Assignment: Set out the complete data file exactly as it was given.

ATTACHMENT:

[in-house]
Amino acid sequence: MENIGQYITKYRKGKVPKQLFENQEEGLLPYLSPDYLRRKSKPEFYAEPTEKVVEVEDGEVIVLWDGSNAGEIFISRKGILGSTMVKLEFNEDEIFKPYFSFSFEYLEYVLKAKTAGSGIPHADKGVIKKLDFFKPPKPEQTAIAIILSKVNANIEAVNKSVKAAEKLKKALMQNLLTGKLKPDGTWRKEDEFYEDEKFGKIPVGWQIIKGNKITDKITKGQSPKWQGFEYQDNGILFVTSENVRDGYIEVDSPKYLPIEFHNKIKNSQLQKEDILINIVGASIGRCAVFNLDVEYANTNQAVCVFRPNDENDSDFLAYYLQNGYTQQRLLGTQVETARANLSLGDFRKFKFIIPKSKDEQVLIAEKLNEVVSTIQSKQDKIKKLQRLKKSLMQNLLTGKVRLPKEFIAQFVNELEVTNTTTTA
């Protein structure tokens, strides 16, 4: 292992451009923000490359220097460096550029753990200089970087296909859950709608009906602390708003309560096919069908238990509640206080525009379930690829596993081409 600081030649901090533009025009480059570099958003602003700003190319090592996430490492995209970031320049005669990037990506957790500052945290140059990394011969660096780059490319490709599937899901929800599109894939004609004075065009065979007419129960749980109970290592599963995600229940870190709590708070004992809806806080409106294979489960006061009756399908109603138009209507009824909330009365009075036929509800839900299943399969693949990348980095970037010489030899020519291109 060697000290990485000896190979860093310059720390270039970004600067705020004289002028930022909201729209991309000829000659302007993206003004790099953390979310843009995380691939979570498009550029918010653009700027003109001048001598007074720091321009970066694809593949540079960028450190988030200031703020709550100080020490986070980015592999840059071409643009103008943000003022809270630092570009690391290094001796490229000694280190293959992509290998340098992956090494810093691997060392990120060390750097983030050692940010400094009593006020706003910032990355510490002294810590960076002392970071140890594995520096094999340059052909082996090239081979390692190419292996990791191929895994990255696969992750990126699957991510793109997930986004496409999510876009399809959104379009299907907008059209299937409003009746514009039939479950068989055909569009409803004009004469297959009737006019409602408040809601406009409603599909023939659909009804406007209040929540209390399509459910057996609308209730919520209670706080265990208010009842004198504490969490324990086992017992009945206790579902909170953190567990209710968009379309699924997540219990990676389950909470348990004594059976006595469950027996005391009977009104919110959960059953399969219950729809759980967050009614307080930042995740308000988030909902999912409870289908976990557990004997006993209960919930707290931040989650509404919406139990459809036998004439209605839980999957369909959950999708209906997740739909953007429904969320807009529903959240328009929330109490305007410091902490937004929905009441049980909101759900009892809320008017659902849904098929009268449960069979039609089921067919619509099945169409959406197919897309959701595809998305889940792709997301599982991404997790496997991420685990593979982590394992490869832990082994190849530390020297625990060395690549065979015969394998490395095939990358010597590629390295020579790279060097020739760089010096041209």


[in-house]
Amino acid sequence: MENIGQYITKYRKGKVPKQLFENQEEGLLPYLSPDYLRRKSKPEFYAEPTEKVVEVEDGEVIVLWDGSNAGEIFISRKGILGSTMVKLEFNEDEIFKPYFSFSFEYLEYVLKAKTAGSGIPHADKGVIKKLDFFKPPKPEQTAIAIILSKVNANIEAVNKSVKAAEKLKKALMQNLLTGKLKPDGTWRKEDEFYEDEKFGKIPVGWQIIKGNKITDKITKGQSPKWQGFEYQDNGILFVTSENVRDGYIEVDSPKYLPIEFHNKIKNSQLQKEDILINIVGASIGRCAVFNLDVEYANTNQAVCVFRPNDENDSDFLAYYLQNGYTQQRLLGTQVETARANLSLGDFRKFKFIIPKSKDEQVLIAEKLNEVVSTIQSKQDKIKKLQRLKKSLMQNLLTGKVRLPKEFIAQFVNELEVTNTTTTA
């Protein structure tokens, strides 16, 4: 292992451009923000490359220097460096550029753990200089970087296909859950709608009906602390708003309560096919069908238990509640206080525009379930690829596993081409 600081030649901090533009025009480059570099958003602003700003190319090592996430490492995209970031320049005669990037990506957790500052945290140059990394011969660096780059490319490709599937899901929800599109894939004609004075065009065979007419129960749980109970290592599963995600229940870190709590708070004992809806806080409106294979489960006061009756399908109603138009209507009824909330009365009075036929509800839900299943399969693949990348980095970037010489030899020519291109 060697000290990485000896190979860093310059720390270039970004600067705020004289002028930022909201729209991309000829000659302007993206003004790099953390979310843009995380691939979570498009550029918010653009700027003109001048001598007074720091321009970066694809593949540079960028450190988030200031703020709550100080020490986070980015592999840059071409643009103008943000003022809270630092570009690391290094001796490229000694280190293959992509290998340098992956090494810093691997060392990120060390750097983030050692940010400094009593006020706003910032990355510490002294810590960076002392970071140890594995520096094999340059052909082996090239081979390692190419292996990791191929895994990255696969992750990126699957991510793109997930986004496409999510876009399809959104379009299907907008059209299937409003009746514009039939479950068989055909569009409803004009004469297959009737006019409602408040809601406009409603599909023939659909009804406007209040929540209390399509459910057996609308209730919520209670706080265990208010009842004198504490969490324990086992017992009945206790579902909170953190567990209710968009379309699924997540219990990676389950909470348990004594059976006595469950027996005391009977009104919110959960059953399969219950729809759980967050009614307080930042995740308000988030909902999912409870289908976990557990004997006993209960919930707290931040989650509404919406139990459809036998004439209605839980999957369909959950999708209906997740739909953007429904969320807009529903959240328009929330109490305007410091902490937004929905009441049980909101759900009892809320008017659902849904098929009268449960069979039609089921067919619509099945169409959406197919897309959701595809998305889940792709997301599982991404997790496997991420685990593979982590394992490869832990082994190849530390020297625990060395690549065979015969394998490395095939990358010597590629390295020579790279060097020739760089010096041209």